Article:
A few months back, one of my fellow Triumph Debate contributors, Katie Humphries, wrote an article on “How To Indict Pieces Of Evidence”. As I was reading through it to be able to give friendly reassurance, I noticed some things that slightly bugged me. It wasn’t anything Katie said in the article itself, it was more about a forwarding of bad norms that exist currently in many debate circuits.
Let me explain what I mean with the first example that comes to my mind, Katie’s initial disclaimer about “cheap wins”. If you haven’t read Katie’s initial article, I would recommend you do that first before continuing with my comments about it. This initial disclaimer, in sum, stated that you shouldn’t indict all evidence introduced in the round because it’s annoying to judges. As someone who loves comparing evidence in debates, this statement struck me as odd. However, it doesn’t surprise me that judges find evidence indicts annoying, as so few debaters execute these arguments well.
Evidence comparison is one of the major ways that local debate circuits differ from the national circuit in that, typically, it doesn’t exist. I have heard countless stories of laughably bad evidence, including cards from critically underqualified writers, making up evidence, or blatantly exaggerating/misapplying the authors arguments and conclusions. This norm of letting people get away with bad evidence makes many circuits focus more on “spinning” academically unsound or non-existent arguments rather than learning about and arguing existing literature bases. It also hurts local debaters who want to travel on the national circuit, where the emphasis on evidence is tenfold that of the local circuit.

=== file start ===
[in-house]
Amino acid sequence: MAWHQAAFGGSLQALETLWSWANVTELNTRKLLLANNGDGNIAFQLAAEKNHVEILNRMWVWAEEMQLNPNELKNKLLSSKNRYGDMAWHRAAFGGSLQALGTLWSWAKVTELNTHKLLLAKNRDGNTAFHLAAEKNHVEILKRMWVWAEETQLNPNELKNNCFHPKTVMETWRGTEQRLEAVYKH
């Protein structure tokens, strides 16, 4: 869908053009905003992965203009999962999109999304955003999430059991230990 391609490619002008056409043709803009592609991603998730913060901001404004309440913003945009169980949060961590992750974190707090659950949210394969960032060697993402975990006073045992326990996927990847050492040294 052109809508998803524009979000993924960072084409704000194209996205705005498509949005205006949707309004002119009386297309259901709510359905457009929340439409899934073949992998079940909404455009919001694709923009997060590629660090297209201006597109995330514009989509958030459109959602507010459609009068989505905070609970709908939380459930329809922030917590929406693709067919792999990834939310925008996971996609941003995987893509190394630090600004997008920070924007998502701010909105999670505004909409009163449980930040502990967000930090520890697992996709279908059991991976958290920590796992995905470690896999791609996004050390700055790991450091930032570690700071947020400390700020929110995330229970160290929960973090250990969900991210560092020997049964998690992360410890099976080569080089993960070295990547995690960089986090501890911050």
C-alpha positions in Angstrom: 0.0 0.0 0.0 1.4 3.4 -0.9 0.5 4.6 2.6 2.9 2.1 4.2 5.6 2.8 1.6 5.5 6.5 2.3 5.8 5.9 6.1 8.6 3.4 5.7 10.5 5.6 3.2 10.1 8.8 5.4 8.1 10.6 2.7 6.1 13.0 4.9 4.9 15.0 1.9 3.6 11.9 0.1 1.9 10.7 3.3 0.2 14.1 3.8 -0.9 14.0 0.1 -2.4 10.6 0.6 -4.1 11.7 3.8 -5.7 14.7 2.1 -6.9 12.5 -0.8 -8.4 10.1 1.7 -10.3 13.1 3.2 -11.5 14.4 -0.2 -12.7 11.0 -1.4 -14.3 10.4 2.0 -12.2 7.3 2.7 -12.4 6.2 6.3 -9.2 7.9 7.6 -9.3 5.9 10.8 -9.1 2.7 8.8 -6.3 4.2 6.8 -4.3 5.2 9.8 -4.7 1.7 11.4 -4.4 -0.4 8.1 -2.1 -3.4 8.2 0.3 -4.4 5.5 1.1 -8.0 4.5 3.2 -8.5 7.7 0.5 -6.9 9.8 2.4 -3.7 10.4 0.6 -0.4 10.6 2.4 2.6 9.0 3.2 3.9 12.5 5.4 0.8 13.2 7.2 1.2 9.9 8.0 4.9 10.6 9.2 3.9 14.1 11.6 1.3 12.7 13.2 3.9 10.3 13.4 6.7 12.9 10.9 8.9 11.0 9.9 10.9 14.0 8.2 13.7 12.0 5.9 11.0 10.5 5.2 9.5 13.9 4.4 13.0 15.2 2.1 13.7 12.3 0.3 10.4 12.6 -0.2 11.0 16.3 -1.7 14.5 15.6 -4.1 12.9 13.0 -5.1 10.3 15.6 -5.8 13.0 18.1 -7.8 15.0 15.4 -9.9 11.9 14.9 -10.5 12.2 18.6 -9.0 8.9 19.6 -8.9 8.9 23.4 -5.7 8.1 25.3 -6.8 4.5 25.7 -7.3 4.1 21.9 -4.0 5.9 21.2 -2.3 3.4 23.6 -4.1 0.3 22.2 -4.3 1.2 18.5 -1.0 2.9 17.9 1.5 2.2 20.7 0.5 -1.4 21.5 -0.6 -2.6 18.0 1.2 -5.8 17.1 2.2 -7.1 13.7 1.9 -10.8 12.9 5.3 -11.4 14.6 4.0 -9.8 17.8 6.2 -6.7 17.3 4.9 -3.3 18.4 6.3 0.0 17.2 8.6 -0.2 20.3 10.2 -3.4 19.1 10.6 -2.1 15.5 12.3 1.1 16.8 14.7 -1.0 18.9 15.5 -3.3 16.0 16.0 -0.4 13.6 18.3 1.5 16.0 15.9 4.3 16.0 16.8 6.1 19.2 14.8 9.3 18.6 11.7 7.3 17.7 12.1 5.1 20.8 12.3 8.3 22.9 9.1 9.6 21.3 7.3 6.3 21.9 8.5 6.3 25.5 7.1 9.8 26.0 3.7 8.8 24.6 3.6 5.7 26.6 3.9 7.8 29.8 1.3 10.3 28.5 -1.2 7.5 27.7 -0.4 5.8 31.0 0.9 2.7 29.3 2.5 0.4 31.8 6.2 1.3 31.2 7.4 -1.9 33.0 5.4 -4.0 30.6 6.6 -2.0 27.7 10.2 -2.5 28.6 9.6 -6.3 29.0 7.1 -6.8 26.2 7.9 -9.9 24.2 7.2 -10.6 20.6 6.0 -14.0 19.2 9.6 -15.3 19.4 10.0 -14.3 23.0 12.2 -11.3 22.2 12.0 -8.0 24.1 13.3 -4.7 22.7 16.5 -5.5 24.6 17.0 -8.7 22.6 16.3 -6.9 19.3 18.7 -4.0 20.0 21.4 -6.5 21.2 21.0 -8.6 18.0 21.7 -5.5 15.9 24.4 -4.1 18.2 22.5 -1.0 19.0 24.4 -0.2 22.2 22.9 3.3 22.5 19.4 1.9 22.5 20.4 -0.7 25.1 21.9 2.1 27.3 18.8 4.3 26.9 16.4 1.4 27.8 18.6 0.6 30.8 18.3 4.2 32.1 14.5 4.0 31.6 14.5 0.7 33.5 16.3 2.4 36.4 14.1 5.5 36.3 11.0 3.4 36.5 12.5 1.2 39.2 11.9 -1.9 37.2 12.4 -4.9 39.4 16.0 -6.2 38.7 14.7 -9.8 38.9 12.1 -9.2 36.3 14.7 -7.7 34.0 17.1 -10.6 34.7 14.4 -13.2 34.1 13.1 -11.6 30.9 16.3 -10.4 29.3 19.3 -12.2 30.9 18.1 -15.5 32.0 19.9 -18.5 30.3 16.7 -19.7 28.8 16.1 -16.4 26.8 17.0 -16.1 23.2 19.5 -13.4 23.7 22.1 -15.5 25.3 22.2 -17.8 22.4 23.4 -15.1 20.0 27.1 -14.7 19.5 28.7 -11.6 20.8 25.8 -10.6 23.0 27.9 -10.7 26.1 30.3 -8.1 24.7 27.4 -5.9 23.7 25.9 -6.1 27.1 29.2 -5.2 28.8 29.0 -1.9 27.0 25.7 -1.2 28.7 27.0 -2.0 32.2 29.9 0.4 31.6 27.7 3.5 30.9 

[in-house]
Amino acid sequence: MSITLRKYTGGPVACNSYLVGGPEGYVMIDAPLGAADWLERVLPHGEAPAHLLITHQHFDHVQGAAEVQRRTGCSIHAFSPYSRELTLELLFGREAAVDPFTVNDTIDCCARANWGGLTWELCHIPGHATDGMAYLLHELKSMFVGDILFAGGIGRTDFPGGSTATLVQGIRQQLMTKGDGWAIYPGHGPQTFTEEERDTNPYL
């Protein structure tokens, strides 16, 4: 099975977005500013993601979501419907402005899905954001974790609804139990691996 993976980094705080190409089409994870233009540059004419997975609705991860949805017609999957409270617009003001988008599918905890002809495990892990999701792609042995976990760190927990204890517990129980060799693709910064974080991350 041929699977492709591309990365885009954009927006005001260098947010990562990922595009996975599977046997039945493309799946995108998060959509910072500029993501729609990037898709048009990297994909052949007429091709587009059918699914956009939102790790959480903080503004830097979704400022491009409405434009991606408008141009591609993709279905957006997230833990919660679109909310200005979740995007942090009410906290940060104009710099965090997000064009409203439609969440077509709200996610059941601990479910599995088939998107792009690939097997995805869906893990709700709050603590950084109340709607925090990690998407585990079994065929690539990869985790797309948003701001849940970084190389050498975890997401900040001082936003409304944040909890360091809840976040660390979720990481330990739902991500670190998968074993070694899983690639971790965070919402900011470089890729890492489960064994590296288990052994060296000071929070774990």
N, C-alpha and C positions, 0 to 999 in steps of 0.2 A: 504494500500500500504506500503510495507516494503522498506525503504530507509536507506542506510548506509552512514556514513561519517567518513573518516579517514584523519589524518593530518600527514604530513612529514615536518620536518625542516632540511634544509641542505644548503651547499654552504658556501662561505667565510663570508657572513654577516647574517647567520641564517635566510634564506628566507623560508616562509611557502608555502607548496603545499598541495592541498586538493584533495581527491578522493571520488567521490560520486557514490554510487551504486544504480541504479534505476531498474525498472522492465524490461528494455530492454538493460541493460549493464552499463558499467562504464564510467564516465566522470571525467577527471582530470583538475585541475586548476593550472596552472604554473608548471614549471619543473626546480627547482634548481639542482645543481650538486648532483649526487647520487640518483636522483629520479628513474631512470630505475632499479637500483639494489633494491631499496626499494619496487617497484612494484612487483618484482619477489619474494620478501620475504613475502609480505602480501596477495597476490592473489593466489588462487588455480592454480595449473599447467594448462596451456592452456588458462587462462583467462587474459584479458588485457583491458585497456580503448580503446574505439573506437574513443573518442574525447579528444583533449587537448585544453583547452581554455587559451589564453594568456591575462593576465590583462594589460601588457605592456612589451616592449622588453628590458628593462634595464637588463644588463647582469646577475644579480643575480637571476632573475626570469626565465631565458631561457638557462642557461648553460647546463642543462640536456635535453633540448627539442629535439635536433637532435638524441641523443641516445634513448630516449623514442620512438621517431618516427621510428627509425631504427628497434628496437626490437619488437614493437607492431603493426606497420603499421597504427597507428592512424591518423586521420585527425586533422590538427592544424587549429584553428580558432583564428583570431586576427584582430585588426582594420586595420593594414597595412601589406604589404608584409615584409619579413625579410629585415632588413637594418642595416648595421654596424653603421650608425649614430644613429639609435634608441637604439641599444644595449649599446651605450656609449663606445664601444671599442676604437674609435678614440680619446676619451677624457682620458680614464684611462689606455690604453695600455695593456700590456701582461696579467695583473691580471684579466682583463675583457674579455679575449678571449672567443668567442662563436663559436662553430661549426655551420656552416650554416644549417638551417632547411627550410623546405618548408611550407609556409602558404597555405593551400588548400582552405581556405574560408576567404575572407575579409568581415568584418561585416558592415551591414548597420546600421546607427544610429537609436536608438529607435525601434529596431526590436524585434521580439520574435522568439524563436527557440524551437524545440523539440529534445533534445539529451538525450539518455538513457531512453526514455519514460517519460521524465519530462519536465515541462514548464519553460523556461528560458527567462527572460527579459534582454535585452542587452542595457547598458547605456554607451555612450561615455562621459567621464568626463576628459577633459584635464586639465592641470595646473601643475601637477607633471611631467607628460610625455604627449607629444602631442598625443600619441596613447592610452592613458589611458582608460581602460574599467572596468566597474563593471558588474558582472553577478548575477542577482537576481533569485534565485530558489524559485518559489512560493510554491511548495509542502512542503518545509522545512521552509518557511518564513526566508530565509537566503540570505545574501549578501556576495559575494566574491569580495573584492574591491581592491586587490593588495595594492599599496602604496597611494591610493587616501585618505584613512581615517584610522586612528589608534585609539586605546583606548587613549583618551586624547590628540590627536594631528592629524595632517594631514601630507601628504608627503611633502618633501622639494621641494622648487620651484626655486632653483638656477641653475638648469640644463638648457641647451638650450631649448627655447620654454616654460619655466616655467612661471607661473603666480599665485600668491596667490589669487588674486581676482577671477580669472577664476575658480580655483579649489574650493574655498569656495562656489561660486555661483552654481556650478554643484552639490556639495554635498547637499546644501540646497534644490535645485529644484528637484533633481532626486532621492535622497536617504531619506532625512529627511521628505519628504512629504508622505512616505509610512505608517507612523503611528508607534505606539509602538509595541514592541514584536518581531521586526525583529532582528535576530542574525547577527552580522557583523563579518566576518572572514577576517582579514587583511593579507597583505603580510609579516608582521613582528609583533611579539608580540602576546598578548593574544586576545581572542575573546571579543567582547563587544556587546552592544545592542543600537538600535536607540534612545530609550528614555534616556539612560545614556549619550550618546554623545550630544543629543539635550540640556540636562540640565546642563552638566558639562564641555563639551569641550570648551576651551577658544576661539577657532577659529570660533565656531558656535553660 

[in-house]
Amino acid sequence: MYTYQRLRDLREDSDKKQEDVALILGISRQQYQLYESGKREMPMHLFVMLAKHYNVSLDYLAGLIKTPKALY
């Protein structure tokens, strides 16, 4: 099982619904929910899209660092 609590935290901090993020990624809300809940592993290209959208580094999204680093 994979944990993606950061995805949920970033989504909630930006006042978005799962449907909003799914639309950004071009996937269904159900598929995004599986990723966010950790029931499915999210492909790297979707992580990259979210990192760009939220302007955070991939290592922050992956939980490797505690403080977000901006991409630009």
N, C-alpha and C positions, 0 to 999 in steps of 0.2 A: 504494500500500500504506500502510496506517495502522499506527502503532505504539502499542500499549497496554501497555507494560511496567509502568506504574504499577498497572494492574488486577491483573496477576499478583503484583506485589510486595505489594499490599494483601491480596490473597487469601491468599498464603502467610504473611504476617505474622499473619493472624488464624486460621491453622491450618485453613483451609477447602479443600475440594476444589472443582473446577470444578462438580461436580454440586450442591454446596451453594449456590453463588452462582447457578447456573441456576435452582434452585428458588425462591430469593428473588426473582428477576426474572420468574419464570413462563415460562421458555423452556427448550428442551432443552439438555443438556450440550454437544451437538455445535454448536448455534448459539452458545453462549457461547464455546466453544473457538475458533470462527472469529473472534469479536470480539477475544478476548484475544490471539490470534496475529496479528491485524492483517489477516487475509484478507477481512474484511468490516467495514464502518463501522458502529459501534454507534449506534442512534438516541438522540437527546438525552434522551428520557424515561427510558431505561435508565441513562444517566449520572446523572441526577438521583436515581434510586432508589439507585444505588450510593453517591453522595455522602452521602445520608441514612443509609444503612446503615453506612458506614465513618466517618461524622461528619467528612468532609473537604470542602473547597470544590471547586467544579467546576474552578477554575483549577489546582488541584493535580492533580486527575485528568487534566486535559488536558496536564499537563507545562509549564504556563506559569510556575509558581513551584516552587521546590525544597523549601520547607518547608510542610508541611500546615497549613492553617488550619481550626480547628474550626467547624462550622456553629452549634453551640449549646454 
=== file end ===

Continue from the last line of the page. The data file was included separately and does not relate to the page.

Because of my concerns of existing evidence norms, I have come up with a few suggestions on how to change our circuit to place a greater emphasis on the quality of scholarship we produce, along with how to bring evidence indicts into debate without making judges more upset than they already are.
1.) Indict What Has Implications In The Round
Strategically choose how and when you indict evidence. You may have multiple ways to try to indict their evidence, but it’s likely more advantageous if you emphasized an indict that has implications in the debate as a whole.
For example, in a hypothetical debate, you want to answer your opponent’s piece of evidence (Dal Pra, 2019) arguing that cat overpopulation causes environmental destruction. You could respond back with your own source (Humphries 2020) that found environmental collapse can’t happen from cat overpopulation. From here, you might compare qualifications. You might say that “Dal Pra doesn’t have XYZ experience, meaning she is not qualified to write about environmental processes.” On the other hand, your source, Humphries 2020, is qualified – She has XYZ degree which makes her comparatively more qualified to draw conclusions about environmental science than Dal Pra.” You clearly gained some leverage in that indict. You have evidence that is back by a more qualified author, meaning the judge has a better chance of assigning your defense a higher risk than the cat impact.
Now, you could try to make a recency argument too – your source is from 2020, theirs 2019. But, doing so doesn’t get you much leverage unless a major development on the environment or cat populations has taken place. Otherwise, the scenario that Dal Pra and your author are both writing about hasn’t changed much, meaning that both pieces of evidence assume the same events, and a potential recency indict doesn’t have the same impact as the qualification indict you did above. Therefore, it is likely not as strategic for you to make an evidence indict based on recency.